In the first part of our series, we discussed how to set up your Revenue Cycle Management (RCM) and the role certain areas of your practice (other than billing) play in the process. Training your staff to understand their part in RCM and communicating expectations with your patients is essential to eliminating barriers when achieving a financially successful practice.
At this point, we will now explore the billing and follow-up components to Revenue Cycle Management in order to maximize your reimbursement…
Strategic Bill Planning and Management
Whether your practice employs an onsite billing staff or depends on an outside billing firm, strategic planning and oversight are essential. Key areas include:
- Biller’s notes
- Claim verification
- Knowing your billing cycle plan
- Developing a payment plan
- Collecting balances (via your front desk or a collection agency)
- Discharging patients in collections
If you are using an outside billing company, you must be able to access the system they are billing from. There are two options to choose from:
Option 1 – They are using your system
Option 2 – You have access to their system and can log in as desired
Assure you are receiving monthly reports from the billers/billing company. Each time a biller touches a claim or an account, there should be a note made in the PM system. A great rule of thumb: The billing notes should be as good as the chart documentation. Anyone should be able to walk through the claim and follow up just by using the notes made into the system.
Monthly reports are not enough to fully manage the billing area, however, leaving the practice vulnerable to key areas. Assure the billing team separates “adjustments” (contractual reductions for fee schedules) and “write-offs” (uncollectible moneys). Add into your agreement that the office must approve all write-offs.
Communicate the expectations of all claim information, follow up and document patient conversations directly into the system. Management and front desk staff should be able to look at an account and have a good understanding of where things stand without having to ask your billers.
The deadline for an insurance company to receive a claim varies widely. Medicare is one whole year, whereas some insurance companies consider timely filing to be 60 days from the date of service. (Most are either 90 or 180 days, though.) Any claims without payment by Day 45 should be checked on. If they are still pending, you are assured they have been received and meet the 60-day requirement. Without this follow-up at Day 45, there is a significant chance a claim will be denied for timely filing if a hiccup has occurred.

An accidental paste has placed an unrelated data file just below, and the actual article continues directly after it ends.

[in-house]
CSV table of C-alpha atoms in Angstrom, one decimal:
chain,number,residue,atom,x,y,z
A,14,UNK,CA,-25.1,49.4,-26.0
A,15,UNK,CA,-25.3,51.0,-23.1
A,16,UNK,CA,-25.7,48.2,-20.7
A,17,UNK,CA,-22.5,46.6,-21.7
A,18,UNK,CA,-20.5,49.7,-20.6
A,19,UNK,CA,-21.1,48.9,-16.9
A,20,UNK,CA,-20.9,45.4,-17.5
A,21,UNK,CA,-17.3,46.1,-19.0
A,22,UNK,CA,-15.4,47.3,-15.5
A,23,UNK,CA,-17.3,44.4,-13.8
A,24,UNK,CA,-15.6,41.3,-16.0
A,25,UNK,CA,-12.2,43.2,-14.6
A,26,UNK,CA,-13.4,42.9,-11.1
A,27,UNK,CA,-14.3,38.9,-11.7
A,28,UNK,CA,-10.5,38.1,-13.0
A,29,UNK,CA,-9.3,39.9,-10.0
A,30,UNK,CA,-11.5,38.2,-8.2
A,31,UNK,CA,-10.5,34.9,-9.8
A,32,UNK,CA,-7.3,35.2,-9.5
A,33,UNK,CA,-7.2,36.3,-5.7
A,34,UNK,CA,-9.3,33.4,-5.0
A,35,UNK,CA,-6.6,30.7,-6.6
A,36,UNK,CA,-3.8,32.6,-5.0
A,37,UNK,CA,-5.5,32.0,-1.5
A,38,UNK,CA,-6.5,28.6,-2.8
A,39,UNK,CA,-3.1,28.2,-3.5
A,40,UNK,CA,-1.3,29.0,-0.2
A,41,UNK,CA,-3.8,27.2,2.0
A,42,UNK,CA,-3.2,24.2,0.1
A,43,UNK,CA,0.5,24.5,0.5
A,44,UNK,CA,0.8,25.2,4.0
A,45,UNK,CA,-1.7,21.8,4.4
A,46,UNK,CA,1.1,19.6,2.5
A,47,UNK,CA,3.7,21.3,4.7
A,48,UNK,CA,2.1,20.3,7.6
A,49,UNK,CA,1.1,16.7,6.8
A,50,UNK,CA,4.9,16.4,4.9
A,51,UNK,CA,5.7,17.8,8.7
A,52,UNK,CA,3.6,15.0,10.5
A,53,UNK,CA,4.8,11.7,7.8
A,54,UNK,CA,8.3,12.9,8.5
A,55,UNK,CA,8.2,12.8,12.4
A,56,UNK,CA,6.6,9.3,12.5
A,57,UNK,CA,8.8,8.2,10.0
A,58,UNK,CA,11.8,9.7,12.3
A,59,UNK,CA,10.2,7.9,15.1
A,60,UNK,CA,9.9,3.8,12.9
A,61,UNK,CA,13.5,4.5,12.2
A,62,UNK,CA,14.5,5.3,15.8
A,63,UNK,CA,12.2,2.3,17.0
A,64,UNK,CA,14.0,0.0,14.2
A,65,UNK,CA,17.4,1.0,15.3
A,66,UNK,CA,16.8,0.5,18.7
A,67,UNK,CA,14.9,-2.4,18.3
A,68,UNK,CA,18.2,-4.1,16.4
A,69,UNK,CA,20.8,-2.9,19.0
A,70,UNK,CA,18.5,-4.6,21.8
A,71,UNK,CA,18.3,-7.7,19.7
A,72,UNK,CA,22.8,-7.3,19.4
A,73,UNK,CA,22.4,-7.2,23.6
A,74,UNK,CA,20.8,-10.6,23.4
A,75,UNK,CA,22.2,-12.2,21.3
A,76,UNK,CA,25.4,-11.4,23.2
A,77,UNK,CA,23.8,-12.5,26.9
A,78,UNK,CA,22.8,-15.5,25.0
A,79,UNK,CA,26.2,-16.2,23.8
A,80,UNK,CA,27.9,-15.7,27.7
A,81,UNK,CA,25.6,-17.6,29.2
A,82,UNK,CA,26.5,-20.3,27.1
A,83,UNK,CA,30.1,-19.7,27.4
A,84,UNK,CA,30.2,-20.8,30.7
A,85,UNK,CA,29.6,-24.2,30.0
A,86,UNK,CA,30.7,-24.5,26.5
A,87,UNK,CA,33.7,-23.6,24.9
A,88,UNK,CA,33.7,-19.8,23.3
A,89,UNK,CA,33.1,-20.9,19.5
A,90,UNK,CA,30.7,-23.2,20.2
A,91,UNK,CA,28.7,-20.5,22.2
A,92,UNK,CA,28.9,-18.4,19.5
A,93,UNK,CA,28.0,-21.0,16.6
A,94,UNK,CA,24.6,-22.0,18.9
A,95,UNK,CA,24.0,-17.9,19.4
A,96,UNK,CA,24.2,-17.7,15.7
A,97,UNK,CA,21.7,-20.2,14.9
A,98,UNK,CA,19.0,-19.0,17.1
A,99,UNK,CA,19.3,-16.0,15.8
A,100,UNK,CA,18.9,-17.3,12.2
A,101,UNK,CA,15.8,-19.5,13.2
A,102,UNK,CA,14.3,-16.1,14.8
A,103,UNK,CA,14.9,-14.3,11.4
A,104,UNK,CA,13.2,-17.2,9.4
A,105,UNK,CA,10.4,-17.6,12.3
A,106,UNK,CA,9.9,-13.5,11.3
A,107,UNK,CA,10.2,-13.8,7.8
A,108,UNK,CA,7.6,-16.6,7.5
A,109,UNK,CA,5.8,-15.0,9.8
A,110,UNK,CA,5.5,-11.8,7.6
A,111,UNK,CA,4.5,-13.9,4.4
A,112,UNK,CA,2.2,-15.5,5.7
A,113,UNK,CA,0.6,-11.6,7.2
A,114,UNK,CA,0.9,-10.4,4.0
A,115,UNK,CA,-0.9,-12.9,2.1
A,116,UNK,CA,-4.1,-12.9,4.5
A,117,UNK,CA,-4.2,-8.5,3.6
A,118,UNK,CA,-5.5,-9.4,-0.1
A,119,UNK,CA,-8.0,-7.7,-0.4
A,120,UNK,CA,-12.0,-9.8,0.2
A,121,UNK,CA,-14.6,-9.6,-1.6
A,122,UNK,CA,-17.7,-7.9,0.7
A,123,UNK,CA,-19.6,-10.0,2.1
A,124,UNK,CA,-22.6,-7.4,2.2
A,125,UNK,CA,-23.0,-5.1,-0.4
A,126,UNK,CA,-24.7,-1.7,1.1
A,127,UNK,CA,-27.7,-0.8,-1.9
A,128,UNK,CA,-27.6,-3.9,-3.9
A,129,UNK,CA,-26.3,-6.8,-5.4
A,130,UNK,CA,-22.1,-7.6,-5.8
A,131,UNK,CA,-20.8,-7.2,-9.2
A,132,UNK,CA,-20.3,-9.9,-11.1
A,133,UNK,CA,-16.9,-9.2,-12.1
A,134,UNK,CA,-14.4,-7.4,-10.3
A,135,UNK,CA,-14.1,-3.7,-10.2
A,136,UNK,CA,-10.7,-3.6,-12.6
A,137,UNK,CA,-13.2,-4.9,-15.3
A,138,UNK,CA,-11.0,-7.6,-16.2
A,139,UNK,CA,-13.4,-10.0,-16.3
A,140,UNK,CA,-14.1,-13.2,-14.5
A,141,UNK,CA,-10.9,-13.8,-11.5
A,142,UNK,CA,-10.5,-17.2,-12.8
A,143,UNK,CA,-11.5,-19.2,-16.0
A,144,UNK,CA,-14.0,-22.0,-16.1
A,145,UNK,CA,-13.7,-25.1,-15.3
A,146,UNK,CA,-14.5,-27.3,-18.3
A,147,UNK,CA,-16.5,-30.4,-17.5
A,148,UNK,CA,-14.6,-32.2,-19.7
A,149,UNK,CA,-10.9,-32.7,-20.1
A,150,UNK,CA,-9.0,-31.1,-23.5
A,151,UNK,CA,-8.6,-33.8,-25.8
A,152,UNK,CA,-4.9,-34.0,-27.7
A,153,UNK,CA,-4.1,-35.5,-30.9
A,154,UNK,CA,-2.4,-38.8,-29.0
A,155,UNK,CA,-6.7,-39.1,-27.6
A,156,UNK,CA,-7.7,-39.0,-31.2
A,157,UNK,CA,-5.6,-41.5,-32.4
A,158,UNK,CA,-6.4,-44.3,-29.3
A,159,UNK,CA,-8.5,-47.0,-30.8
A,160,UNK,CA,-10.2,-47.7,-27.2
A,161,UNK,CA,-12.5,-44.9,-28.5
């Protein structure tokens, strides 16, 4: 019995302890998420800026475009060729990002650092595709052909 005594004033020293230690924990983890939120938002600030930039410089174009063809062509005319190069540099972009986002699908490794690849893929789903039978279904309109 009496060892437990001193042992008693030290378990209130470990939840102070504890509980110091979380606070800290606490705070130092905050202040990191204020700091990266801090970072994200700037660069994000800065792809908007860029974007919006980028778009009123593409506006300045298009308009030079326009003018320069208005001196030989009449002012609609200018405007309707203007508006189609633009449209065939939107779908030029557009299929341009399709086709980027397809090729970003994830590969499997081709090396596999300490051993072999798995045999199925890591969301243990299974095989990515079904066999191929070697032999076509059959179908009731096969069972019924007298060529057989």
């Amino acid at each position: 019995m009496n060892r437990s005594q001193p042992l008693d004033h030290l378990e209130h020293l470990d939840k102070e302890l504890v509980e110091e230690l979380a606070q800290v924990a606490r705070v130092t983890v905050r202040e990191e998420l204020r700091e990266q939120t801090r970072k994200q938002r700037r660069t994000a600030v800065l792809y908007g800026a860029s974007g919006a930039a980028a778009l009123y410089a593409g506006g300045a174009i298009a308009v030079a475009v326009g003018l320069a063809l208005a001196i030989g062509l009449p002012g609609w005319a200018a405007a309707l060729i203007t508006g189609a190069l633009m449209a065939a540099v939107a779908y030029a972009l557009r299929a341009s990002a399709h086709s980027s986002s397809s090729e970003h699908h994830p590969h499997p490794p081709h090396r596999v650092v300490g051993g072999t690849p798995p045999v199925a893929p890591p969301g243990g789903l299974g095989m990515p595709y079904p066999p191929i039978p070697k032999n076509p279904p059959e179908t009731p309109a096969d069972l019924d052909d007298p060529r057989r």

Once a claim is paid and there is a patient responsibility, the shift of obtaining patient payment begins. It is important to set up a strong billing cycle plan. Patients should receive two statements, one month apart. Statements should include an easy option on how to make a payment. At Day 90, the patient should receive both a letter and a phone call indicating the balance is over 90 days. Calls should continue throughout the month if there is no resolution. At Day 120, the patient should receive a pre-collection letter indicating status of payment and that this will be the final communication before hearing from the collection agency.
Payment plans are attractive to patients and allow you to maintain a good relationship with them. Create payment plans in writing and require the patient to sign the agreement. Only issue payment plans with credit cards on file – this allows you to control the payments rather than chase down your patient. Offer the least amount of payments possible in the plan.
Daily reports should be run from the PM system, indicating patients with balances and upcoming appointments. The front desk should be aware of the patients with balances and the reasons for those balances (e.g., deductible, co-insurance, unpaid copay, etc.). They should be trained on how to ask patients to pay old balances and be comfortable discussing balances and payment plans.
Use your registration paperwork to indicate that there will be additional charges if accounts go into collections. Added fees/percentages help to fray some of the costs from the amount the collection agencies will charge. Check your state laws for the fees or percentages you can add onto accounts.
In conclusion. RCM takes time and commitment. Each area of the practice is essential to its success, and it takes a leader to provide daily oversight of the process. Identifying the areas that are not maximized for reimbursement is the first step in improving your cash flow and setting your practice up for long-term growth.